SINGAPORE: An employer who is recovering from serious medical issues is seeking advice online about how to deal with her foreign domestic helper who takes several long naps a day and even turns in early each night.

Facebook user Haindah Bte Abdullah shared her experience in a comment under a post on a foreign domestic helper forum on Facebook. The post, by another employer, asked how many breaks helpers are given each day and their working hours.

Revealing that she is recovering after a coma and that her helper has been employed to assist her, Ms Haindah lamented:

“My helper takes nap a lot..she got no baby to take care of nite feed. Only need to shower me n I’m slowly regaining my strength after a coma. But I find my helper nap a lot.”

Ms Haindah said she didn’t know why her helper took so many naps and wondered if she had somehow contributed to the situation.

Sharing a glimpse into their typical day, she said:

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“After go market comes back with me around 930am,she take a nap abt 1.5hr..after do laundry n some house work she nap again. I settle my own lunch n she nap again..only comes to dinner she will cook, some kitchen cleaning before dinner. She settle in early at 8am.”

Seeking advice, Ms Haindah asked: “Where do I went wrong? Didn’t she sleep at nite? my WiFi is on 24hr. She has her own room to sleep. Please advice”.

A number of individuals on the forum expressed surprise at Ms Haindah’s situation. One helper advised her to speak with her helper “nicely,” while another group member said Ms Haindah should communicate her requirements openly and clearly.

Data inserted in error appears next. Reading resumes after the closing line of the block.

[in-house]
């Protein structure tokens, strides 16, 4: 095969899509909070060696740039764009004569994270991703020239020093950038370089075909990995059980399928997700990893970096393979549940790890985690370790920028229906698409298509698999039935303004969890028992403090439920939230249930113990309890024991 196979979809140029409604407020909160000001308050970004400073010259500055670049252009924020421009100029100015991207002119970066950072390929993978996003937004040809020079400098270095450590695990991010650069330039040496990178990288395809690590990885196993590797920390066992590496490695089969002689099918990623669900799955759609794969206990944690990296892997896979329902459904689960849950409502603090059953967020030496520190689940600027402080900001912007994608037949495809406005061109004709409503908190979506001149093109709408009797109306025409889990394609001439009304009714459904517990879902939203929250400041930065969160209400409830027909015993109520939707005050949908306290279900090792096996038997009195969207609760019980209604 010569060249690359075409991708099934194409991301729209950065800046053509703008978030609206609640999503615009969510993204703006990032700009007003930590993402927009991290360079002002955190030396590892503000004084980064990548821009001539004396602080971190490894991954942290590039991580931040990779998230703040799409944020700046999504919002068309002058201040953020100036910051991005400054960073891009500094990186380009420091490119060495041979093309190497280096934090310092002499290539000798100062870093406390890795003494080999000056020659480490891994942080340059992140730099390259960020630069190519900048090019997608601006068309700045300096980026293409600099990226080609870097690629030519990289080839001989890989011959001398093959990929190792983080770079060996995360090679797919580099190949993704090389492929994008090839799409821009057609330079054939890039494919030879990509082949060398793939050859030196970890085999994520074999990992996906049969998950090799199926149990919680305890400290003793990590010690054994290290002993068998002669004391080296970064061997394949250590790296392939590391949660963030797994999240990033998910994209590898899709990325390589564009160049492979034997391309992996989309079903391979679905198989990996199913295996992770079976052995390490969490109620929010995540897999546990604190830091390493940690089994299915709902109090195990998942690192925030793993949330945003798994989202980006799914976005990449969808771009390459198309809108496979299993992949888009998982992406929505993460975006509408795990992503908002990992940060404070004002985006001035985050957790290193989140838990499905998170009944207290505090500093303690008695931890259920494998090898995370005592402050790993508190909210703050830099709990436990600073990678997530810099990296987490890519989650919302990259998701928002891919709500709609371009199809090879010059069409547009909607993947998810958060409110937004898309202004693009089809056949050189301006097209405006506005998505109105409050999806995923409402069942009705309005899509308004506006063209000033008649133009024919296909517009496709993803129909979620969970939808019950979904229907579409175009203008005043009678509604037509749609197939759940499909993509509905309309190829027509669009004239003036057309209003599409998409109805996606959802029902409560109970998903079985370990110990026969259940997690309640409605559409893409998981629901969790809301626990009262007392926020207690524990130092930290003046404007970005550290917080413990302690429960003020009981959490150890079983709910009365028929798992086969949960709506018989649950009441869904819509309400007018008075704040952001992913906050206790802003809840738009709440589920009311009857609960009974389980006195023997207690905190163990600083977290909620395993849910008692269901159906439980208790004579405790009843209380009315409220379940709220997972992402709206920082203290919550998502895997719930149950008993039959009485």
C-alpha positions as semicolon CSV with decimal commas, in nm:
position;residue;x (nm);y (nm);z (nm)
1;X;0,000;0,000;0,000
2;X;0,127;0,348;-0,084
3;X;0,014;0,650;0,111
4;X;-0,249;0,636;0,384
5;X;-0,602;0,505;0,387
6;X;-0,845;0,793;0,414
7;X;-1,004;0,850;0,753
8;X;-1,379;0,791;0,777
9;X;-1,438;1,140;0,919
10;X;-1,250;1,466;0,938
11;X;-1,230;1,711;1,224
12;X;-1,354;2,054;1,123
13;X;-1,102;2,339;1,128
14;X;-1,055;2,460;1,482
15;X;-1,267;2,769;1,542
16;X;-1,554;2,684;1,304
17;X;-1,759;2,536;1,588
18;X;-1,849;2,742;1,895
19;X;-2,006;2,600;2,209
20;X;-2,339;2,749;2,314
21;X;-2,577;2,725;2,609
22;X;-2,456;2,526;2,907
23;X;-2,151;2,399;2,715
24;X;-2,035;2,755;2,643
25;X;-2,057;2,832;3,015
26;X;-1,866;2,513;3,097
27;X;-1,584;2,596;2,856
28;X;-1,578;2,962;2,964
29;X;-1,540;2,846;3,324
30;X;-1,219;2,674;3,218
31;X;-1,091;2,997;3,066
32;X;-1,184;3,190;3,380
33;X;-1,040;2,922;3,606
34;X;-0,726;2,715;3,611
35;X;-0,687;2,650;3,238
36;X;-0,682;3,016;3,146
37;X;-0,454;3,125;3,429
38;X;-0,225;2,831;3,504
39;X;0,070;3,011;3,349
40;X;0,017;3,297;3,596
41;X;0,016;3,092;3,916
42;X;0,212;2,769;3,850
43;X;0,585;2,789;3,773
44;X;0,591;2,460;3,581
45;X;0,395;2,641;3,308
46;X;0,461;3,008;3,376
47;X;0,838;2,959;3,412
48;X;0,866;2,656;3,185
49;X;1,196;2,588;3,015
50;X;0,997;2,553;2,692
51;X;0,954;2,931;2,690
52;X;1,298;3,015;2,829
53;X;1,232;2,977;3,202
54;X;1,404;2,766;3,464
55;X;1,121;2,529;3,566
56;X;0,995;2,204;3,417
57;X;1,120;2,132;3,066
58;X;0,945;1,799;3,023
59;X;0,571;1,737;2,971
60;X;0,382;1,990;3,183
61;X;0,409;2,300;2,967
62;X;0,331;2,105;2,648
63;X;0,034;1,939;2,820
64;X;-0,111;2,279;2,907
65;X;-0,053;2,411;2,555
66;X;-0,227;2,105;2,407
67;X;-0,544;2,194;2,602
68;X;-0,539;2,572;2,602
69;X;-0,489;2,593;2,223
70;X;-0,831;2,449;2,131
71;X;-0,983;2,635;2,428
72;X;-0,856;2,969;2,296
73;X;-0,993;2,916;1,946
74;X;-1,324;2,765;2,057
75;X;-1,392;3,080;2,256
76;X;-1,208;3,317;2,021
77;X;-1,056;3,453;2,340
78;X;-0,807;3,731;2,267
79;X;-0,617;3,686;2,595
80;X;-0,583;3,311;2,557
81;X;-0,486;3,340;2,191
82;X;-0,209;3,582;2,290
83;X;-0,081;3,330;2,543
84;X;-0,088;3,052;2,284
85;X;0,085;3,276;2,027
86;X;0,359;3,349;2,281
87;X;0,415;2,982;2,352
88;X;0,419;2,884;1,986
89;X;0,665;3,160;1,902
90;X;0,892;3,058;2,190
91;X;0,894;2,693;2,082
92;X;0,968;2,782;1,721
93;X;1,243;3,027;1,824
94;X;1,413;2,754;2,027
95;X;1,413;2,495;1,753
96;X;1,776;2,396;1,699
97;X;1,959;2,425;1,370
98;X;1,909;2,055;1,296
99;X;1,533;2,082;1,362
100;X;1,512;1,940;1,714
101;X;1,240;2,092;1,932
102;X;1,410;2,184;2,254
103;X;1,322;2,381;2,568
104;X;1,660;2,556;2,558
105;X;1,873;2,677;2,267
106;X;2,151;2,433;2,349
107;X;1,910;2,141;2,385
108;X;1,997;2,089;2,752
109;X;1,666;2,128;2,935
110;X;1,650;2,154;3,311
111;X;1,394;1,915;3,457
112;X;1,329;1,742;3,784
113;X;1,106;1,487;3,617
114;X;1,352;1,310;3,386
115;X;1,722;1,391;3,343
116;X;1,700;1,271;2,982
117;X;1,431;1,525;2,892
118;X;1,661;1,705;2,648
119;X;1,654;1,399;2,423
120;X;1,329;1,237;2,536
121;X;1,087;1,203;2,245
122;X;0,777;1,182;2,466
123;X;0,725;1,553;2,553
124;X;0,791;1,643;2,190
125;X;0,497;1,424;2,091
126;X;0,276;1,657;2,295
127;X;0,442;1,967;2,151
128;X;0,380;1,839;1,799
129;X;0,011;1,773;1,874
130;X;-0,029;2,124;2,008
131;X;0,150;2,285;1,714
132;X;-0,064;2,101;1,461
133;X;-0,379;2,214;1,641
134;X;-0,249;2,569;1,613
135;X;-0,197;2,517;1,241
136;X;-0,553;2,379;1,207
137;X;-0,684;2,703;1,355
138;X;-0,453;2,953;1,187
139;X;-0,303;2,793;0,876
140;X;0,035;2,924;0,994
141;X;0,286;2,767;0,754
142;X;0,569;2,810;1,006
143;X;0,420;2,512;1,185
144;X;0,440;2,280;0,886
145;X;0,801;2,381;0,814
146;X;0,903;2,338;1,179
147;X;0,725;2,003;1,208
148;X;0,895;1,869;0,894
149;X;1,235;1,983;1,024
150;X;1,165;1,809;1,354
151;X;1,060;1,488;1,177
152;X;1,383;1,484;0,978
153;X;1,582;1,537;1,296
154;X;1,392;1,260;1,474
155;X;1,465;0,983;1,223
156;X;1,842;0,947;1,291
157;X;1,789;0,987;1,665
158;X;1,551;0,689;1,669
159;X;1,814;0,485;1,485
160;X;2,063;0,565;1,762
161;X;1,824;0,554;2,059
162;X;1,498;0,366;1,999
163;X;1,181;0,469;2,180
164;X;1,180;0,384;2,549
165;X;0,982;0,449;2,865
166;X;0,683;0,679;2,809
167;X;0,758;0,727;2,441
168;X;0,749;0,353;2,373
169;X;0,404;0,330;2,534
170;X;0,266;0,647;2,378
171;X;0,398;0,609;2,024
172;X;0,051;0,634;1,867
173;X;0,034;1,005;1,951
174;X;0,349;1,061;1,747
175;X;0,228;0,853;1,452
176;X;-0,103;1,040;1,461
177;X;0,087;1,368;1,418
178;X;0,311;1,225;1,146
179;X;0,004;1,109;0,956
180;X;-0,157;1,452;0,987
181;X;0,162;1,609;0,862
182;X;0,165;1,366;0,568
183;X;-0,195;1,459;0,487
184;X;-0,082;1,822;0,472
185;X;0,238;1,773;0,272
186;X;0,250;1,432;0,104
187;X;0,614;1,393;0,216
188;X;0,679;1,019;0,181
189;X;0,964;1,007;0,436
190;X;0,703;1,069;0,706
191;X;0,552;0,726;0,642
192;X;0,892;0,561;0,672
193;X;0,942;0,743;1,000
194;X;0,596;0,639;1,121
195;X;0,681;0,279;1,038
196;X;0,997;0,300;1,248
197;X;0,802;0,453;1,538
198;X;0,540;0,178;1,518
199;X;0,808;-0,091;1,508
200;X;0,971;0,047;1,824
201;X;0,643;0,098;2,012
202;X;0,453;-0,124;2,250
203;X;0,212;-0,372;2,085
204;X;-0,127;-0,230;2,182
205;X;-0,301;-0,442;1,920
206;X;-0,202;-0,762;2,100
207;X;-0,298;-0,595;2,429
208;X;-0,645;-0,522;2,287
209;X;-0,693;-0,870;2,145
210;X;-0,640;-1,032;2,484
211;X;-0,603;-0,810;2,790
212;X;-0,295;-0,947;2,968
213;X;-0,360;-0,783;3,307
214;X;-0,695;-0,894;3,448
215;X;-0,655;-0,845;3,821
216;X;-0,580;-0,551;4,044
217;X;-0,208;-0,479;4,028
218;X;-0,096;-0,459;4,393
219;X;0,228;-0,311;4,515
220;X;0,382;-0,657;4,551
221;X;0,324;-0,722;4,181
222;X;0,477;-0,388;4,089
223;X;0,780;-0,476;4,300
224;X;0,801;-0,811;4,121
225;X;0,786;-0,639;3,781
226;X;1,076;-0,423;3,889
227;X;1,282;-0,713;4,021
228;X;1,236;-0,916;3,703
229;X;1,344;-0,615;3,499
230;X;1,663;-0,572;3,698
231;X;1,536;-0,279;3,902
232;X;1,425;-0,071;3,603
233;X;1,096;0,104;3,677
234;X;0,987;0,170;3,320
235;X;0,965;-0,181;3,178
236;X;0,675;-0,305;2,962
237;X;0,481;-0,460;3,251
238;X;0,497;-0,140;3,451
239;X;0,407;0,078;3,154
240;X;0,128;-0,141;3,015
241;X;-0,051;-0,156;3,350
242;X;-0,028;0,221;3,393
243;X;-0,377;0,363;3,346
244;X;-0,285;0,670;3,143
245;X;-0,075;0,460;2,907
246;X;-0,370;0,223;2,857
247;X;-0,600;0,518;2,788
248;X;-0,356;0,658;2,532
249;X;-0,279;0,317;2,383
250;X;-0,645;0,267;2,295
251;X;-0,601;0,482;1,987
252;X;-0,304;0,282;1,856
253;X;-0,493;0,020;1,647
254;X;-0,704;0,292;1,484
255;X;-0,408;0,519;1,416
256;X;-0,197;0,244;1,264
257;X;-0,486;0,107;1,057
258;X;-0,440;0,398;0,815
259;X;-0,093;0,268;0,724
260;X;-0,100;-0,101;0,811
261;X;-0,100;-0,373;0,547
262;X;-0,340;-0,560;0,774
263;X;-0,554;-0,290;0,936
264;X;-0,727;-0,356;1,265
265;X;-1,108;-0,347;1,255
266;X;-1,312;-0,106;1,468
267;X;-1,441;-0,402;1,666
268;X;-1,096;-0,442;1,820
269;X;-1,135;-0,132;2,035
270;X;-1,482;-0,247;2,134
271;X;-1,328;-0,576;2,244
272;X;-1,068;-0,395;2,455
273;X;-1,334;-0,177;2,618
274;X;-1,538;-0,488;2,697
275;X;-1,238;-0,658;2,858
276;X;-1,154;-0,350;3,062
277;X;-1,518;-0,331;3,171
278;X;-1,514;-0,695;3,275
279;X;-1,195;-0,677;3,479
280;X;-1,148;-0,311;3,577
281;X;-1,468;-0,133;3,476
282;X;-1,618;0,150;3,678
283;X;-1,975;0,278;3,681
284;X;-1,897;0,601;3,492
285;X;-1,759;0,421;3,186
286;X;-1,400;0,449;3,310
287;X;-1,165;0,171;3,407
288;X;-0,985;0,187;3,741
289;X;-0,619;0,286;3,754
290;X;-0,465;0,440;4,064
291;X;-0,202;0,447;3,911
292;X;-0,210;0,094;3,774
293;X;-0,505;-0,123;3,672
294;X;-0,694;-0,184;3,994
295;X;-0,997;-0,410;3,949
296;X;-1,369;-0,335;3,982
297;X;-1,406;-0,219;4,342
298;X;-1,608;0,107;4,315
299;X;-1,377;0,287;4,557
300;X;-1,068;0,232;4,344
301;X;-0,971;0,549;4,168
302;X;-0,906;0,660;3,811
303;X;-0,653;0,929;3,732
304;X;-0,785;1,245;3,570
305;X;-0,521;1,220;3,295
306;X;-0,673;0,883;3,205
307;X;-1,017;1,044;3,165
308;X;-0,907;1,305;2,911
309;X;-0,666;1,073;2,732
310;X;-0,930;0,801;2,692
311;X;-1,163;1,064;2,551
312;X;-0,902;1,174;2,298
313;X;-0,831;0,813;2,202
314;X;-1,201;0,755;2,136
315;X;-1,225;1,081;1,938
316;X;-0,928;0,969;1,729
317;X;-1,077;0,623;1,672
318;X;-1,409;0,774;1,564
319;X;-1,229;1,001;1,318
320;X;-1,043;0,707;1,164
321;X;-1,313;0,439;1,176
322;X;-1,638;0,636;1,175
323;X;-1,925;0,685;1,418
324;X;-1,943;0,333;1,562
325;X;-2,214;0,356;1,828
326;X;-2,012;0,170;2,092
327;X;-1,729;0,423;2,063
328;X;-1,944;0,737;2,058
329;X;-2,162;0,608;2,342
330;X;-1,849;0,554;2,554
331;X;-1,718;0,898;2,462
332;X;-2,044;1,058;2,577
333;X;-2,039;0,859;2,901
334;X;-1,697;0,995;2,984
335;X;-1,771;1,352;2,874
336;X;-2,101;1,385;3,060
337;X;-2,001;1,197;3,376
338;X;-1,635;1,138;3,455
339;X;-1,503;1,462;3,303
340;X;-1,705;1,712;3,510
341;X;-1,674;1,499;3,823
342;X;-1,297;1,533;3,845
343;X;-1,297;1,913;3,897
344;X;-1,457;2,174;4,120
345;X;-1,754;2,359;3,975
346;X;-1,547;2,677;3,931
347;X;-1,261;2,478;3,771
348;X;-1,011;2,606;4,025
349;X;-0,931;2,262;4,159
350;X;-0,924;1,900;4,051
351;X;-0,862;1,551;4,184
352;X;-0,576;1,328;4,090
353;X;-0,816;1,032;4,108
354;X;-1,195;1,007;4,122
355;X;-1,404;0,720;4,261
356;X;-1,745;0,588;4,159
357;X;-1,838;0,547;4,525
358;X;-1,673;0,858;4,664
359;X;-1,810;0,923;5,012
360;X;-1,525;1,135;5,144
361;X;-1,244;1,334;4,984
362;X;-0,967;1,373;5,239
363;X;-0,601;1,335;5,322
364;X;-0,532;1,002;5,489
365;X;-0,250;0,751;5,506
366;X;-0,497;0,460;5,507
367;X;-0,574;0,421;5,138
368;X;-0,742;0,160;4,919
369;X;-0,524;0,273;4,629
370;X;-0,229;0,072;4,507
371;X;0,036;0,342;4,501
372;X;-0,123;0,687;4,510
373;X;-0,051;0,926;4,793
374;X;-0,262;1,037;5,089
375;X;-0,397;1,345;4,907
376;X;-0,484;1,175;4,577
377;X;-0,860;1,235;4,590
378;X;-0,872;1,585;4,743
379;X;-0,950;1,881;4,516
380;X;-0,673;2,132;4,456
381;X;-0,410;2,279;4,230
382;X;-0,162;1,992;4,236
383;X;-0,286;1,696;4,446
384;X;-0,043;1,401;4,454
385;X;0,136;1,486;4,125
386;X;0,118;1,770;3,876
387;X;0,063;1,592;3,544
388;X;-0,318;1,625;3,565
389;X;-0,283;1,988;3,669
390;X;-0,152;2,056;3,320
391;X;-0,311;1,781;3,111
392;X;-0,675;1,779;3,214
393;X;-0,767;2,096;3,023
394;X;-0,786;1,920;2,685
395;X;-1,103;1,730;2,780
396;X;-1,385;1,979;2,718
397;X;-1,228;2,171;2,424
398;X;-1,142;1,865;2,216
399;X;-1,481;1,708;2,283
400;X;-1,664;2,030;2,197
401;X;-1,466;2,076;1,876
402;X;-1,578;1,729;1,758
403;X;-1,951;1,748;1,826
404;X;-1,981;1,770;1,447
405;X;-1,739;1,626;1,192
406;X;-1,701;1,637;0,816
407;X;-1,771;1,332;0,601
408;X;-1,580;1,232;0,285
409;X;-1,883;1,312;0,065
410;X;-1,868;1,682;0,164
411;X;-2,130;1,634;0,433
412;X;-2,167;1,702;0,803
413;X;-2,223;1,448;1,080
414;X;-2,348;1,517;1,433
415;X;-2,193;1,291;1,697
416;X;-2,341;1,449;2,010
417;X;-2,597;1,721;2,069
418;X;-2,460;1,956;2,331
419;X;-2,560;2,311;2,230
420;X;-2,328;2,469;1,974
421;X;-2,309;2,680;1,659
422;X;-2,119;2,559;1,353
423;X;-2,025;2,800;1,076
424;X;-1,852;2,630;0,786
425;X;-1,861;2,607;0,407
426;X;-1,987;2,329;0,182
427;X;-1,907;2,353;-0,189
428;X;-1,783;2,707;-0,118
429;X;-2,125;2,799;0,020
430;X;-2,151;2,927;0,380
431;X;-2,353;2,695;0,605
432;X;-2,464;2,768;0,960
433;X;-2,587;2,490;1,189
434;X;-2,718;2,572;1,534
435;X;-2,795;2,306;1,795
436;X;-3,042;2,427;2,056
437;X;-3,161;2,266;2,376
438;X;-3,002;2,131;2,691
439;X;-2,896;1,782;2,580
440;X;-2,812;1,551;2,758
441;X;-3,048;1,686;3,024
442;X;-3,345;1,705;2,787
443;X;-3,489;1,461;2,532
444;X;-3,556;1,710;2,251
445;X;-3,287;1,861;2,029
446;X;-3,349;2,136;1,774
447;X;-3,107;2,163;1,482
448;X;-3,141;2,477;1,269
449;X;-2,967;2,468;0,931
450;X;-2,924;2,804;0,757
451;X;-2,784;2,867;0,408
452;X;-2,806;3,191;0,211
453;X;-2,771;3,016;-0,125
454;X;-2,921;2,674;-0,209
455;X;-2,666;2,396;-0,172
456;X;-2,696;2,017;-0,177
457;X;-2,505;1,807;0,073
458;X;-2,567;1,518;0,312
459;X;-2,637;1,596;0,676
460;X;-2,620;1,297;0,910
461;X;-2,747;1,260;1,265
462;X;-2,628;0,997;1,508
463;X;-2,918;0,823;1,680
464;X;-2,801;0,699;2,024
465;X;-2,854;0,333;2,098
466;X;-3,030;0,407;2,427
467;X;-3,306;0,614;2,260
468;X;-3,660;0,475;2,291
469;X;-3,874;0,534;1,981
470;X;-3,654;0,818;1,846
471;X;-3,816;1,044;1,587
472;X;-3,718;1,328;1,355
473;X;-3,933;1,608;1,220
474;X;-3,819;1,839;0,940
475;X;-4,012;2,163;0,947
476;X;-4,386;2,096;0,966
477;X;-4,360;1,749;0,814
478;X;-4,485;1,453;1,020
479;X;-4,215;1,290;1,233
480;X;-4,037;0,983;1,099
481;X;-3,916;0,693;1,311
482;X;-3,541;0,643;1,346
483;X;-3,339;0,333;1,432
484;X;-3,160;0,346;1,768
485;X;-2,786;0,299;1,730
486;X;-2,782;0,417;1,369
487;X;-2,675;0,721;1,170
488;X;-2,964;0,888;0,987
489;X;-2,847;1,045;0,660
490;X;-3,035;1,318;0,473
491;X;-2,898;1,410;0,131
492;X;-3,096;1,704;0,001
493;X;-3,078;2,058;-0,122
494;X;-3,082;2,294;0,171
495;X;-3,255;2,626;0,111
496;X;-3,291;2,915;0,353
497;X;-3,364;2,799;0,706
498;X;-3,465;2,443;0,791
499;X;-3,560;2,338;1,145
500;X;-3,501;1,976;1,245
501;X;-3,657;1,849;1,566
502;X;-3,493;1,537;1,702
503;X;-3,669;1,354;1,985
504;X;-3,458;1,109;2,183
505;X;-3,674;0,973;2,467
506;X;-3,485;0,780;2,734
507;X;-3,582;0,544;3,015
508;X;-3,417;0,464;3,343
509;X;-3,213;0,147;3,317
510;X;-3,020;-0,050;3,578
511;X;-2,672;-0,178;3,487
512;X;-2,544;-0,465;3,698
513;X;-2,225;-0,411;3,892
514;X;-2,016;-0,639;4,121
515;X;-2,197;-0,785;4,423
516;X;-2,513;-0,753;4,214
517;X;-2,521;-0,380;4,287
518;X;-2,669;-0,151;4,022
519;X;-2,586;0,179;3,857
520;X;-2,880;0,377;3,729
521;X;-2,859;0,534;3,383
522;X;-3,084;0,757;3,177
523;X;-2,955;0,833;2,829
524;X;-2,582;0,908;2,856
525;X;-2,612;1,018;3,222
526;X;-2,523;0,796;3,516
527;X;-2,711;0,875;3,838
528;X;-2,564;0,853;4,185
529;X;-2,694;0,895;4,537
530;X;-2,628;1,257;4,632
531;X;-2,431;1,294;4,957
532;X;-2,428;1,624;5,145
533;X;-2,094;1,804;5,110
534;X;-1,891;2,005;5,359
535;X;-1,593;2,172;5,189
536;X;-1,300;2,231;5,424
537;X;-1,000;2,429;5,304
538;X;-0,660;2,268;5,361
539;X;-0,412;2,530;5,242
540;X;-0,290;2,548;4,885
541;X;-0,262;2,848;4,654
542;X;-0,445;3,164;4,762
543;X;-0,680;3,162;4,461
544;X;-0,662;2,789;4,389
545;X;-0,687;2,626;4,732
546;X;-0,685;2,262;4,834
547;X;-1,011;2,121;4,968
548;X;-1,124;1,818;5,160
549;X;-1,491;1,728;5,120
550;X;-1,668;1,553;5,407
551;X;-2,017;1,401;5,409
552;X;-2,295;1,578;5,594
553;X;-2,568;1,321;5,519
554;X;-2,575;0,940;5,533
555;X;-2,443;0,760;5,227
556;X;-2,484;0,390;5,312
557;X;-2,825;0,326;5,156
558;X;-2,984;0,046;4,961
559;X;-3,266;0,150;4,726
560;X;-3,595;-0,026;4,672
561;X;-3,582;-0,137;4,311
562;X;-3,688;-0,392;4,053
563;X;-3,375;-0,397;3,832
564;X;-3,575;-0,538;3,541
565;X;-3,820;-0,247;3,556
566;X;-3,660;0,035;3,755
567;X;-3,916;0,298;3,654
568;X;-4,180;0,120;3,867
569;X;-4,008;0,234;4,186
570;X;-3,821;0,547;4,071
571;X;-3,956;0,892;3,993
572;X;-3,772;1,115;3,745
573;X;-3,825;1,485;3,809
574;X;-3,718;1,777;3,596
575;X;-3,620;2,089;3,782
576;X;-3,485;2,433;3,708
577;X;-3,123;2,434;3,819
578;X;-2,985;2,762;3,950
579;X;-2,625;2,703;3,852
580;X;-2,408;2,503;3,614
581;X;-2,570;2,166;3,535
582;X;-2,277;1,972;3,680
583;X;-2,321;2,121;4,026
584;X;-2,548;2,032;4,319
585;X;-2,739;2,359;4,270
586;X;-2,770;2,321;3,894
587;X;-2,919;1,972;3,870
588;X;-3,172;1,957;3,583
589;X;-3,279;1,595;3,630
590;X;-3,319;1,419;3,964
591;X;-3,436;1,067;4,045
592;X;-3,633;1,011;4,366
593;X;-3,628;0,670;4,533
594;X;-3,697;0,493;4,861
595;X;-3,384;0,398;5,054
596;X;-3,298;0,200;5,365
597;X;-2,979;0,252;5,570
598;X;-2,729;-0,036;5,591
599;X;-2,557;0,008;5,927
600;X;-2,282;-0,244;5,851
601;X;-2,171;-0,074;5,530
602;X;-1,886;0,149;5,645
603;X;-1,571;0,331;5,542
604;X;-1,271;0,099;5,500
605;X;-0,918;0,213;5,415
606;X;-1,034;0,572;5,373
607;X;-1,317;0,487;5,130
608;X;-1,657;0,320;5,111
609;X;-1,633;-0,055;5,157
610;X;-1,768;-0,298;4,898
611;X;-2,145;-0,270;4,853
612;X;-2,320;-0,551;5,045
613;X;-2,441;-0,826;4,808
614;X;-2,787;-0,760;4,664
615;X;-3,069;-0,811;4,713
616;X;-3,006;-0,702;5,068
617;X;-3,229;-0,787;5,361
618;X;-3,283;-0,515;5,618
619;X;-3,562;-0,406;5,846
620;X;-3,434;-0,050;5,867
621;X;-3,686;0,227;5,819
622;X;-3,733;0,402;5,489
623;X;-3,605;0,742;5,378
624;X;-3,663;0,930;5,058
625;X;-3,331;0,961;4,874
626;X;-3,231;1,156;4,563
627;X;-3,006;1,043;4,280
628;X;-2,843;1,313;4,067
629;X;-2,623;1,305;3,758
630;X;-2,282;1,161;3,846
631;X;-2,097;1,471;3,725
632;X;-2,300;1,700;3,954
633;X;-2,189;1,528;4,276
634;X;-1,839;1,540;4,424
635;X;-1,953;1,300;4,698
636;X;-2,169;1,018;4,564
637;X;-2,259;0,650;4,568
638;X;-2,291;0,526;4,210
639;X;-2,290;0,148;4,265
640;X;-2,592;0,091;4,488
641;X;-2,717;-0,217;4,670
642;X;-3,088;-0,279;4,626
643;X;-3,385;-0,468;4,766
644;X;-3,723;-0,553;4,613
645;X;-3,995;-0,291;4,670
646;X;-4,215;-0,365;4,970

One commenter, Jeff Tan, advised that Ms Haindah set a schedule for her helper. He suggested:

“There must be clear tasks to do each day. Some helpers take advantage if they can. But don’t overwork her either. I tell my helper to take a 20 min nap after lunch.”

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Ms Haindah responded that she is okay with her helper’s naps as long as they are not too long or frequent. Revealing that they live in a small house that does not require extensive cleaning, she added:

“I dun feel good abt waking her up when something is needed”.

Regardless of whether there is work to be done, Mr Tan believes that the helper should be available. He advised:

“She must be available, even if not actively working. You set the time for rest. I told my helper that after lunch, she can take a 20 min nap. Rest of the time, if she’s done her tasks, i don’t mind her resting or talking to her family but she is on call.”

Thanking Mr Tan for the tips he provided, Ms Haindah added: “I think I need to be a little bit brave to voice out too”.